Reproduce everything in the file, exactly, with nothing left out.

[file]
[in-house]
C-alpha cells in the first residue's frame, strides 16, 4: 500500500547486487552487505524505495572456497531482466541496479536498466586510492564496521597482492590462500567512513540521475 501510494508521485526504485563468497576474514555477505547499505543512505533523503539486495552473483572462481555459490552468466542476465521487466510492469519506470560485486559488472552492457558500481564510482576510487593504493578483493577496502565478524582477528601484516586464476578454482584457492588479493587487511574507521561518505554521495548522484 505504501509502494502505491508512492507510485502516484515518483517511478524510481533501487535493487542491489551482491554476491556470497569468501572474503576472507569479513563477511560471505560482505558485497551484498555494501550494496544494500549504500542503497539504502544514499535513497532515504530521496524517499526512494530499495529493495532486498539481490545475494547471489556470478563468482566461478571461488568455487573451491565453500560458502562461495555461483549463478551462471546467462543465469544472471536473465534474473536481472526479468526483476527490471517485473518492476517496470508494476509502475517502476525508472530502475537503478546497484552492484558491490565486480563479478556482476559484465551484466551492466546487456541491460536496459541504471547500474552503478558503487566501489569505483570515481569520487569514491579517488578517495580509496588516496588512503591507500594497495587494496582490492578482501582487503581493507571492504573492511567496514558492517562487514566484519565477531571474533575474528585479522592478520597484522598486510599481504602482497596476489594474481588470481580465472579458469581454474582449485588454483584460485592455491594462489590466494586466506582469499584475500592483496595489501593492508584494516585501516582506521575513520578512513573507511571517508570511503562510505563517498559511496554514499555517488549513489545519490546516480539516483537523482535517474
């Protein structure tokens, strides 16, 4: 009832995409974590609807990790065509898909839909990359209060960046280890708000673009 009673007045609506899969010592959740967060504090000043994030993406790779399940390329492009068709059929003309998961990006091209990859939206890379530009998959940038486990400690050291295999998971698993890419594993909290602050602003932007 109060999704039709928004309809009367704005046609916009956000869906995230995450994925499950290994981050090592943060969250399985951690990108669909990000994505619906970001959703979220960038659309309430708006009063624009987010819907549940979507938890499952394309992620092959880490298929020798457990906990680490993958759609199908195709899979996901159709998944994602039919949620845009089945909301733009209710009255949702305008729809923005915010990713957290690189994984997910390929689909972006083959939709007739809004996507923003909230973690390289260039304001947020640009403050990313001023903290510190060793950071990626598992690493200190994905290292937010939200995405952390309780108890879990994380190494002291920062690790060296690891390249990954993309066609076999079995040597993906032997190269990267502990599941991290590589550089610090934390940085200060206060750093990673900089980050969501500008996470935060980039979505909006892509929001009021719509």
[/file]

[in-house]
C-alpha cells in the first residue's frame, strides 16, 4: 500500500547486487552487505524505495572456497531482466541496479536498466586510492564496521597482492590462500567512513540521475 501510494508521485526504485563468497576474514555477505547499505543512505533523503539486495552473483572462481555459490552468466542476465521487466510492469519506470560485486559488472552492457558500481564510482576510487593504493578483493577496502565478524582477528601484516586464476578454482584457492588479493587487511574507521561518505554521495548522484 505504501509502494502505491508512492507510485502516484515518483517511478524510481533501487535493487542491489551482491554476491556470497569468501572474503576472507569479513563477511560471505560482505558485497551484498555494501550494496544494500549504500542503497539504502544514499535513497532515504530521496524517499526512494530499495529493495532486498539481490545475494547471489556470478563468482566461478571461488568455487573451491565453500560458502562461495555461483549463478551462471546467462543465469544472471536473465534474473536481472526479468526483476527490471517485473518492476517496470508494476509502475517502476525508472530502475537503478546497484552492484558491490565486480563479478556482476559484465551484466551492466546487456541491460536496459541504471547500474552503478558503487566501489569505483570515481569520487569514491579517488578517495580509496588516496588512503591507500594497495587494496582490492578482501582487503581493507571492504573492511567496514558492517562487514566484519565477531571474533575474528585479522592478520597484522598486510599481504602482497596476489594474481588470481580465472579458469581454474582449485588454483584460485592455491594462489590466494586466506582469499584475500592483496595489501593492508584494516585501516582506521575513520578512513573507511571517508570511503562510505563517498559511496554514499555517488549513489545519490546516480539516483537523482535517474
């Protein structure tokens, strides 16, 4: 009832995409974590609807990790065509898909839909990359209060960046280890708000673009 009673007045609506899969010592959740967060504090000043994030993406790779399940390329492009068709059929003309998961990006091209990859939206890379530009998959940038486990400690050291295999998971698993890419594993909290602050602003932007 109060999704039709928004309809009367704005046609916009956000869906995230995450994925499950290994981050090592943060969250399985951690990108669909990000994505619906970001959703979220960038659309309430708006009063624009987010819907549940979507938890499952394309992620092959880490298929020798457990906990680490993958759609199908195709899979996901159709998944994602039919949620845009089945909301733009209710009255949702305008729809923005915010990713957290690189994984997910390929689909972006083959939709007739809004996507923003909230973690390289260039304001947020640009403050990313001023903290510190060793950071990626598992690493200190994905290292937010939200995405952390309780108890879990994380190494002291920062690790060296690891390249990954993309066609076999079995040597993906032997190269990267502990599941991290590589550089610090934390940085200060206060750093990673900089980050969501500008996470935060980039979505909006892509929001009021719509």